The short-lived neon damsel Pomacentrus coelestis: implications for population dynamics

Kingsford, M.J., O'Callaghan, M.D., Liggens, L., and Gerlach, Gabriele (2017) The short-lived neon damsel Pomacentrus coelestis: implications for population dynamics. Journal of Fish Biology, 90 (5). pp. 2041-2059.

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Abstract

Daily increments of Pomacentrus coelestis, an abundant and well-studied fish, were validated for the life of the fish and depending on the location, age-maxima were estimated to be 127–160 days on reefs separated by tens to hundreds of kilometres on the Great Barrier Reef. This contrasts with congeners and other damselfishes that live for 5 years or more. Otoliths of P. coelestis were thinner and had different patterns of banding when compared with relatively long-lived congeners. It is suggested that banding patterns in P. coelestis may be related to patterns of maturation and spawning. The consequences of a short life would have a great influence on the population dynamics of this widespread species. Further, the demographics and habitat preferences of this species suggest rapid colonization and establishment of breeding populations that would quickly change the relative abundance of sympatric fishes.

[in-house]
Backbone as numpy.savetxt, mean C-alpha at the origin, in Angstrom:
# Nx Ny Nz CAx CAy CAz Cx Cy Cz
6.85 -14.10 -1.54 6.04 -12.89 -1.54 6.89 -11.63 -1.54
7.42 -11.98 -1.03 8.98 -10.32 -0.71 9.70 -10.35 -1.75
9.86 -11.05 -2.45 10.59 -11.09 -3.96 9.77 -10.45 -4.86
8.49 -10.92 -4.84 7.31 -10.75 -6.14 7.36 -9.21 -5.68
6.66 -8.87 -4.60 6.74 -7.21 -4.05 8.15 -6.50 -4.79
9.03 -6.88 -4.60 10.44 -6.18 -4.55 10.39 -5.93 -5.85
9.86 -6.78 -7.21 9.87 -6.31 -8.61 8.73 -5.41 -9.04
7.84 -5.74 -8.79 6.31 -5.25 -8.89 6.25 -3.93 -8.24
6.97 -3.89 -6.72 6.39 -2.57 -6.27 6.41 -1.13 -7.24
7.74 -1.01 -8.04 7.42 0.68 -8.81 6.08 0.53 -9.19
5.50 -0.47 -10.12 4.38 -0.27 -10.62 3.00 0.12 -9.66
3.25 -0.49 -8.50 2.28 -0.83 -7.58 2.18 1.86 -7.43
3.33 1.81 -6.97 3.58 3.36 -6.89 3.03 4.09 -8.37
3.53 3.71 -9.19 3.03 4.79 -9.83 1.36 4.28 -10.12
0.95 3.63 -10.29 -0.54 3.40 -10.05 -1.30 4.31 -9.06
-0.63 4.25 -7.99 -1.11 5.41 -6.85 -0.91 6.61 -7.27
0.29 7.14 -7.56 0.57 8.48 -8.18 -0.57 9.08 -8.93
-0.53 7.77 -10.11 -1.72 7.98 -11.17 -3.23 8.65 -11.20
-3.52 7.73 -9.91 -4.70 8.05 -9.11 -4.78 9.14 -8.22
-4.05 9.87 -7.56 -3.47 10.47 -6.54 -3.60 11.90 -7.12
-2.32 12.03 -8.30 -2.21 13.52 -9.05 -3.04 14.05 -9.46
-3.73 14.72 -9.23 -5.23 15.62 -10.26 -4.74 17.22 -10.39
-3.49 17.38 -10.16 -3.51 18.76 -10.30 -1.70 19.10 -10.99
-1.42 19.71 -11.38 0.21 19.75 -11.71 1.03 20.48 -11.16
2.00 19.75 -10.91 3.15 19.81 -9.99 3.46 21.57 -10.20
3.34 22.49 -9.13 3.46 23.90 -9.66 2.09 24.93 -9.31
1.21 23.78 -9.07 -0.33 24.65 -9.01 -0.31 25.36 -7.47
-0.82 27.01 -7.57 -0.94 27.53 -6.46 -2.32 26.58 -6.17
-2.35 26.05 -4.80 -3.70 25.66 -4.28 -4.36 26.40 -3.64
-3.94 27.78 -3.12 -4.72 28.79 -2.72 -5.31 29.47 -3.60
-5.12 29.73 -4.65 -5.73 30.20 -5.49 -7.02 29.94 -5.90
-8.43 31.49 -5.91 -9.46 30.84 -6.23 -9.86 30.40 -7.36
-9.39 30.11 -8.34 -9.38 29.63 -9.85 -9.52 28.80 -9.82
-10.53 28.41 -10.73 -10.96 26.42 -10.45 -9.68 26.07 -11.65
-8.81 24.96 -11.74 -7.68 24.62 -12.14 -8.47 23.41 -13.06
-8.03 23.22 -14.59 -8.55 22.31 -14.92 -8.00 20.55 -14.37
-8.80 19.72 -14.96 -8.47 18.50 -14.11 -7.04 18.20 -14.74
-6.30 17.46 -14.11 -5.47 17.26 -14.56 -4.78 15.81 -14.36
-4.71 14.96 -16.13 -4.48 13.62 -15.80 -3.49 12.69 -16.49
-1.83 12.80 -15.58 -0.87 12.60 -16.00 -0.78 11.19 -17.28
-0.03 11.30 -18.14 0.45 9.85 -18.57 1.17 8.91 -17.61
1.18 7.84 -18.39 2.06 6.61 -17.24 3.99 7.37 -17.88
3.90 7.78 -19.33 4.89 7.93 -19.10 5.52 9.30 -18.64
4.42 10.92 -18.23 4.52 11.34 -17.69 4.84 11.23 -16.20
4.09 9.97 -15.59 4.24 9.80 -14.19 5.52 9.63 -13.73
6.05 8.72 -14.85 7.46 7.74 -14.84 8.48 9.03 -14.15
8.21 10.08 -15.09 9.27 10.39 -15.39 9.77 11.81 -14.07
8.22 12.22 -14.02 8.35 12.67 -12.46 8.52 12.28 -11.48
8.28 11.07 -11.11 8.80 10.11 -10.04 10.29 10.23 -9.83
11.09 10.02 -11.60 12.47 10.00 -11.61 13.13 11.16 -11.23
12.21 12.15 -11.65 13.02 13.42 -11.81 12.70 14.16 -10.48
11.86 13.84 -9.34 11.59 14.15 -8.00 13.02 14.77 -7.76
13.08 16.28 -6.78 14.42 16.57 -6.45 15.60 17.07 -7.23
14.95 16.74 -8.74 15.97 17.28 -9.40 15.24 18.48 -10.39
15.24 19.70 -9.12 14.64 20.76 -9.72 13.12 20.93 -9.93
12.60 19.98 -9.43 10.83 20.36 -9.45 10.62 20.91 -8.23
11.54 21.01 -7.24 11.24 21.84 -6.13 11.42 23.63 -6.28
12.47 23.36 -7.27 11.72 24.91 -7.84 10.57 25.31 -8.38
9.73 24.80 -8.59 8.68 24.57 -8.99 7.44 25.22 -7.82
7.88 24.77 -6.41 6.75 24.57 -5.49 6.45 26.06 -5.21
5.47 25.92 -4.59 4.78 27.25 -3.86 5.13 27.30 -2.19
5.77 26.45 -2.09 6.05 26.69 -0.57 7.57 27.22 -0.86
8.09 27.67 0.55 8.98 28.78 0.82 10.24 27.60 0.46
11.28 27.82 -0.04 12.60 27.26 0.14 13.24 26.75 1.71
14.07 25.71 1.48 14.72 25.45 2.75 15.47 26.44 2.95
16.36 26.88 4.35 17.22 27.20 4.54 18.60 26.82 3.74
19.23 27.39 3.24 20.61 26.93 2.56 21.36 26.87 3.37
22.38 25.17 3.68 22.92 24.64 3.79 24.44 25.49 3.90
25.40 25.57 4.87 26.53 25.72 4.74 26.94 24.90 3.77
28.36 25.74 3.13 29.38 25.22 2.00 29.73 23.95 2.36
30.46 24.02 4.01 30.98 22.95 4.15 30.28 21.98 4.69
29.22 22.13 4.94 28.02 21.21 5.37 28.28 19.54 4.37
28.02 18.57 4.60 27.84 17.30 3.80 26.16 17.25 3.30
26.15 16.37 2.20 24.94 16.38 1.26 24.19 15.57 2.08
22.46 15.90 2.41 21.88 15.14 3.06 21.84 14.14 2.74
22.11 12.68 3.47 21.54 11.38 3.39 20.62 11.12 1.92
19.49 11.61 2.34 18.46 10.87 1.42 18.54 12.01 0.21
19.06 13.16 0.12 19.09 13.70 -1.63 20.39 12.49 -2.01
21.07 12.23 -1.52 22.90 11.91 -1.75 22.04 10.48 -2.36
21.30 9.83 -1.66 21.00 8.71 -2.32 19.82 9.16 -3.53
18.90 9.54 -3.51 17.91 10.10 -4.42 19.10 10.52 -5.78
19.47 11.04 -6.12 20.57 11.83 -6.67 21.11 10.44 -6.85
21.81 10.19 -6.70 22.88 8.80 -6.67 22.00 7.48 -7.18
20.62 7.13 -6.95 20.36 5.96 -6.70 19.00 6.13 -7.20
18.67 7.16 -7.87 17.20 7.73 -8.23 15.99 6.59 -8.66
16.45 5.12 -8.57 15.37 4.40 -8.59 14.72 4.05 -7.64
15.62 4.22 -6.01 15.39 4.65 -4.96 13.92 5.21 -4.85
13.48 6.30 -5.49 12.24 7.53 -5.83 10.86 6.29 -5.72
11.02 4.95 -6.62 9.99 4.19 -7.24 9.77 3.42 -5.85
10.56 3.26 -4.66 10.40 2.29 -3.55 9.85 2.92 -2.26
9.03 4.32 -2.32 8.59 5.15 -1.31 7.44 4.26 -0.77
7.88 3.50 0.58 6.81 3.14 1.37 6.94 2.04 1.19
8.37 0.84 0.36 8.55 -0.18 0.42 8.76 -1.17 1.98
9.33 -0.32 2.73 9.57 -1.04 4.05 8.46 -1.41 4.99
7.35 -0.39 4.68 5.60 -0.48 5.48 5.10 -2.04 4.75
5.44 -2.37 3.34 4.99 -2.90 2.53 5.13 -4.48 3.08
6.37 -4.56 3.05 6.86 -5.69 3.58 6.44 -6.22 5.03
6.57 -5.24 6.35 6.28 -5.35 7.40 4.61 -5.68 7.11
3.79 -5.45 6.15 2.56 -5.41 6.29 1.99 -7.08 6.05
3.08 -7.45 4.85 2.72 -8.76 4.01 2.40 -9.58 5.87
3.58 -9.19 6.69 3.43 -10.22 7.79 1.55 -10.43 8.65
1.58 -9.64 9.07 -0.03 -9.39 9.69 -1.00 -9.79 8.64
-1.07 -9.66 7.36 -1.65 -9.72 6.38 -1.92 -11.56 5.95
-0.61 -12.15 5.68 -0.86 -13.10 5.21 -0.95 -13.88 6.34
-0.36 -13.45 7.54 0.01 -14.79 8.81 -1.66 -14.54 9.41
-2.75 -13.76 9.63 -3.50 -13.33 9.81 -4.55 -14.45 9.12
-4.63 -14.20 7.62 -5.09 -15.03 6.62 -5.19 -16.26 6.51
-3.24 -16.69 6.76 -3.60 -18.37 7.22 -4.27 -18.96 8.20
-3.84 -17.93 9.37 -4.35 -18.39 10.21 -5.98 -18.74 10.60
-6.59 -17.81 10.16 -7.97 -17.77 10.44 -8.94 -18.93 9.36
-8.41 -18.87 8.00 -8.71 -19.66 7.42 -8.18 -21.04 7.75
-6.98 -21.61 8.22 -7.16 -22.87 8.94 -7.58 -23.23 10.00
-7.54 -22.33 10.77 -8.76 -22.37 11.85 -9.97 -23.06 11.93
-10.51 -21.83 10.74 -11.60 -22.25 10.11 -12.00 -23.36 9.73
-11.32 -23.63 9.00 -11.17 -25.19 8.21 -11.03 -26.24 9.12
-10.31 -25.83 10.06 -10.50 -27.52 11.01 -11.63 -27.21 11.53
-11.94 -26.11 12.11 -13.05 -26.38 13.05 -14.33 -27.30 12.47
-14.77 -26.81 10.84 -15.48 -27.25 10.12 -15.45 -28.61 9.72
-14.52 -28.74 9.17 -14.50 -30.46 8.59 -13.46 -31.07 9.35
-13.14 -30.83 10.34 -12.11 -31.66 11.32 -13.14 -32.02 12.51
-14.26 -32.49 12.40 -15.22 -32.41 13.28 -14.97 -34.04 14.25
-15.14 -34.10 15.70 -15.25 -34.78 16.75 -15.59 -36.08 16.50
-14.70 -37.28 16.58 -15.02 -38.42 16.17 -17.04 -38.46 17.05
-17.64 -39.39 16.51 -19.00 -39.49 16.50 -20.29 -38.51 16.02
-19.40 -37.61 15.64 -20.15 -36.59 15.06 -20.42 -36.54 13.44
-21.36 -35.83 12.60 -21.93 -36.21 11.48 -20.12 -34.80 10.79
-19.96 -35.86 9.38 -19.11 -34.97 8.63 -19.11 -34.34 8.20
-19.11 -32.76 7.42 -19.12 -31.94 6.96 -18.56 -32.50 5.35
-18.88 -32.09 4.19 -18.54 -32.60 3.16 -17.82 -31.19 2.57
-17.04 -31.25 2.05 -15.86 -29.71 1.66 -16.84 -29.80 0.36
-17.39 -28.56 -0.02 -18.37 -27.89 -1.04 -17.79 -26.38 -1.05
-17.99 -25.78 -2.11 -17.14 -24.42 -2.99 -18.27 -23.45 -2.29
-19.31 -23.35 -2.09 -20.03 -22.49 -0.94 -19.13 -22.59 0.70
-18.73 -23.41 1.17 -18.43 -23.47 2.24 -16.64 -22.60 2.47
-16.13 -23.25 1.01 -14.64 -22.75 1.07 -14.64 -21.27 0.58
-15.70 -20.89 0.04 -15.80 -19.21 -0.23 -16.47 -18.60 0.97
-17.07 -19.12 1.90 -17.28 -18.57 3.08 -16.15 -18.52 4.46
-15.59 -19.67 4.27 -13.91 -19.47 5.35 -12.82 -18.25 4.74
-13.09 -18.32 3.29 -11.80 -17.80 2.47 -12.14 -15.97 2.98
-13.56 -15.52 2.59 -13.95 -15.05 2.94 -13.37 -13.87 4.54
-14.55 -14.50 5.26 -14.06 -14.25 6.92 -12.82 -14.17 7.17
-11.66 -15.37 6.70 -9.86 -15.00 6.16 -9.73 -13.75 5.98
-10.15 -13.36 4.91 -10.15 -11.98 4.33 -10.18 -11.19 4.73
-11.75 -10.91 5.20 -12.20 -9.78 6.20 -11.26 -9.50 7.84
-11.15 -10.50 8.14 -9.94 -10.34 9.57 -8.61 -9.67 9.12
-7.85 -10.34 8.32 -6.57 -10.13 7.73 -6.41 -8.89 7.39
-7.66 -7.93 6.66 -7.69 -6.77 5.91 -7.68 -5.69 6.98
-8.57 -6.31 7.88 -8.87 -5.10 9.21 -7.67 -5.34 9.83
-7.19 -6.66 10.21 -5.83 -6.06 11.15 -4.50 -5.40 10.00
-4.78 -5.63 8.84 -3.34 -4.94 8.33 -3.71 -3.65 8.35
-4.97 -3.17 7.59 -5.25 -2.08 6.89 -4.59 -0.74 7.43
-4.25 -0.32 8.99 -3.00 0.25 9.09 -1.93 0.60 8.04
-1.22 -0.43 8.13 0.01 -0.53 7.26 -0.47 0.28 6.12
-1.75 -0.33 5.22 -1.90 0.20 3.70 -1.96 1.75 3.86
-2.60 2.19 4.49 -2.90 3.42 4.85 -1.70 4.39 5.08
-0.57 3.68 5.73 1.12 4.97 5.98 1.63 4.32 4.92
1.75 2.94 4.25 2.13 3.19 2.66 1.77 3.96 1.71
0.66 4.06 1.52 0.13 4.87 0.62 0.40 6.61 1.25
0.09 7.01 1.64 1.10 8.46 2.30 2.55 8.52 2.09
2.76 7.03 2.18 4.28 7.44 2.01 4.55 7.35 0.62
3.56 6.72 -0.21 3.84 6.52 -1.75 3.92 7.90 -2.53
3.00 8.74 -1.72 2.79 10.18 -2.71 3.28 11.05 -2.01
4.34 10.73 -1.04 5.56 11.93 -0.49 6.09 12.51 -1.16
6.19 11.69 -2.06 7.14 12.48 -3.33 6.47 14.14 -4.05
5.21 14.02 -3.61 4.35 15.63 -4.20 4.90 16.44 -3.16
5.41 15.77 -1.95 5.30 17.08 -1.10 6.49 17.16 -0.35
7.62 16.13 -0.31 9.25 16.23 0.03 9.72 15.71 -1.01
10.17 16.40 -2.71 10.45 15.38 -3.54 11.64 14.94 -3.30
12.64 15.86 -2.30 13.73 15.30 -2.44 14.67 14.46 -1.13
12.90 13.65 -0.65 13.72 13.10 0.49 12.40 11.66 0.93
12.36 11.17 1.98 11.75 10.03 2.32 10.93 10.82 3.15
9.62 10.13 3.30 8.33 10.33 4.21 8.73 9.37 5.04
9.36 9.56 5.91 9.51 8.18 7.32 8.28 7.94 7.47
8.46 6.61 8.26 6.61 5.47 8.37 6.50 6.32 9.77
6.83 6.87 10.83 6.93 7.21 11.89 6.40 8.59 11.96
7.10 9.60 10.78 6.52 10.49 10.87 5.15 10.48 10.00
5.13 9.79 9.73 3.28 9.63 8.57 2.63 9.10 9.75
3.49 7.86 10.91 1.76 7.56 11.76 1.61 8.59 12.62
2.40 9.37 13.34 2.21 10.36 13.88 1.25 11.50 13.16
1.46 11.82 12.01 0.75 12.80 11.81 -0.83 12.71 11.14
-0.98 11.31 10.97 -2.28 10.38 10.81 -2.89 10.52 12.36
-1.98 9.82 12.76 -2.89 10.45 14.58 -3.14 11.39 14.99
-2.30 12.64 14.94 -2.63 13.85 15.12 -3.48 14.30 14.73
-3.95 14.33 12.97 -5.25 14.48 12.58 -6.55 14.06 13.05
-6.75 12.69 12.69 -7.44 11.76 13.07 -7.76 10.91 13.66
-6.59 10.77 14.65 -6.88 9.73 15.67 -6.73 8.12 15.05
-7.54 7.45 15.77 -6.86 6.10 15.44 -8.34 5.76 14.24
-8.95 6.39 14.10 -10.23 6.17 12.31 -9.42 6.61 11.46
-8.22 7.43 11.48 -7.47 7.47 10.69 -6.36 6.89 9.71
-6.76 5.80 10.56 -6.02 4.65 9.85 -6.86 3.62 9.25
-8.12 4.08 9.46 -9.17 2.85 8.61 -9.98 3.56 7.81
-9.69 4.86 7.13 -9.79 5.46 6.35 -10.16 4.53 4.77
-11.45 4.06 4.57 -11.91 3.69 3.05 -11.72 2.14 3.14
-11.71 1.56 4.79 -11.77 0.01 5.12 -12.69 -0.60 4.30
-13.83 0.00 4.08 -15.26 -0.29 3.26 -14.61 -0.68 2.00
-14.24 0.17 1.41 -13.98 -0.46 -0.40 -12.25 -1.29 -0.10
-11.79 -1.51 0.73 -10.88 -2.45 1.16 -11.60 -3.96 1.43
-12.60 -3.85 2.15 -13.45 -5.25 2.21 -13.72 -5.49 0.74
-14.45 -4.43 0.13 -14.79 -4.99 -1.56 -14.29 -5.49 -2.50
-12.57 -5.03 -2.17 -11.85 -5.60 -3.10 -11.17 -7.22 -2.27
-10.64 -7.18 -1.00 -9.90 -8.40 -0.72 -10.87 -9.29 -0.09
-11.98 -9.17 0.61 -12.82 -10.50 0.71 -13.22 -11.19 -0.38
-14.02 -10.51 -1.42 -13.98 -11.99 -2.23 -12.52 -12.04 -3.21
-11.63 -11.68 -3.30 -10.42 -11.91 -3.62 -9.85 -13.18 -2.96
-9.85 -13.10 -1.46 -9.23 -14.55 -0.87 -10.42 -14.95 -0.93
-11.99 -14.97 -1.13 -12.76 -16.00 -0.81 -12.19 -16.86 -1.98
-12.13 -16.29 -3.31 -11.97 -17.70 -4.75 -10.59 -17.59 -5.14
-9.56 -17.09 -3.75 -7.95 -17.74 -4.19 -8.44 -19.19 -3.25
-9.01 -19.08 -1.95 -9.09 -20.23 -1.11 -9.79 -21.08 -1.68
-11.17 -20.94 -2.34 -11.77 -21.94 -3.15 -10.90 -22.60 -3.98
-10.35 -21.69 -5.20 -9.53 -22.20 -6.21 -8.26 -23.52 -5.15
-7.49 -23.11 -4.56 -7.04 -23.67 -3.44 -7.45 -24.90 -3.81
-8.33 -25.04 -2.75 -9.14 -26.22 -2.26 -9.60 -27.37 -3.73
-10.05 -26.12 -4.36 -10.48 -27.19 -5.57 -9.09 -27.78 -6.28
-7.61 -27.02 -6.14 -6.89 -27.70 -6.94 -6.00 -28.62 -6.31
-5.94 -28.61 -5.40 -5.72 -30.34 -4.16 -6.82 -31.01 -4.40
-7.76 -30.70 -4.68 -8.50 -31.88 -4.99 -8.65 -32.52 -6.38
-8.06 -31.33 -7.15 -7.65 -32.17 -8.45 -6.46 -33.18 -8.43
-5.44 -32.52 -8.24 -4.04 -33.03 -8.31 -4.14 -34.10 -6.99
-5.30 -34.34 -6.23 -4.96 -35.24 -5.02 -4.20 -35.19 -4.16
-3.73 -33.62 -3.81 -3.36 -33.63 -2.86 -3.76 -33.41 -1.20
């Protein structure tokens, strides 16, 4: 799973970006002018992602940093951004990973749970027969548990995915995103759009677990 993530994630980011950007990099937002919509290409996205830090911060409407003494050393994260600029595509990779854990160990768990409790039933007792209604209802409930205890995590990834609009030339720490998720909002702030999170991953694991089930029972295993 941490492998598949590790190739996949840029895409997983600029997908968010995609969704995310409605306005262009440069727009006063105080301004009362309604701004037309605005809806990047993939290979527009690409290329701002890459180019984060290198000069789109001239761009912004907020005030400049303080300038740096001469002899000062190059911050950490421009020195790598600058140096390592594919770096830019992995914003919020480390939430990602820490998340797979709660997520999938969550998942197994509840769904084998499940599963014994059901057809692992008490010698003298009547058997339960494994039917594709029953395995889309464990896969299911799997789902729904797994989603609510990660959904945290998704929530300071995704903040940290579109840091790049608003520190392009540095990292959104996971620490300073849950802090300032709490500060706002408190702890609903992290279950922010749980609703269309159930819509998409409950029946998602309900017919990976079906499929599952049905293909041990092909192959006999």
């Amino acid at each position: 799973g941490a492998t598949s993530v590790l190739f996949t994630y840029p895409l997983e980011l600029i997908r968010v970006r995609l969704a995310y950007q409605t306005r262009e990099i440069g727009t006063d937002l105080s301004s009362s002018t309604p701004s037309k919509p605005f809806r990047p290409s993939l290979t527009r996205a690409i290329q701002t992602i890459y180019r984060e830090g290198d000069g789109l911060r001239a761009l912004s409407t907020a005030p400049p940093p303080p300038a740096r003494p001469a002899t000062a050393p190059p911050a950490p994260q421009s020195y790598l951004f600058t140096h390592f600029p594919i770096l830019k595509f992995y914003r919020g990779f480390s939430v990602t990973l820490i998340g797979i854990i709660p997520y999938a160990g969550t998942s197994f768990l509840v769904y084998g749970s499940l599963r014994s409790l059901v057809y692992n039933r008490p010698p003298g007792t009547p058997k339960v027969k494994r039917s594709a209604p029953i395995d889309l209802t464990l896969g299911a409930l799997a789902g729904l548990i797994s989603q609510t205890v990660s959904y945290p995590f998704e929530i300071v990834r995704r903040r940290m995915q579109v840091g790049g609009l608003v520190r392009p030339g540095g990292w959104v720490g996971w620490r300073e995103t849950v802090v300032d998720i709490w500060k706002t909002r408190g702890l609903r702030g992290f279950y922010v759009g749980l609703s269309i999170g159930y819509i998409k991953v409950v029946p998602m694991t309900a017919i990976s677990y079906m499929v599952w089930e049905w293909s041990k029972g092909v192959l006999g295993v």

Item ID: 48585
Item Type: Article (Research - C1)
ISSN: 1095-8649
Keywords: age; age structure; coral-reef-fish; otolith; Pomacentridae; population-dynamics.
Funders: Australian Research Council (ARC) Centre of Excellence for Coral Reef Studies, German Science Foundation, Great Barrier Reef Marine Park Authority (GBRMPA), University of Queensland (UQ), Paddy Pallin Foundation (PPF), Sea World Research and Rescue Foundation (SWR), Queensland Government (QG)
Projects and Grants: GBRMPA Science for Management Award, PPF Science Grant, SWR/1/2012, UQ Australian Postgraduate Award, QG Smart Futures PhD Scholarship
Date Deposited: 20 Apr 2017 05:48
FoR Codes: 06 BIOLOGICAL SCIENCES > 0608 Zoology > 060809 Vertebrate Biology @ 100%
SEO Codes: 97 EXPANDING KNOWLEDGE > 970106 Expanding Knowledge in the Biological Sciences @ 100%
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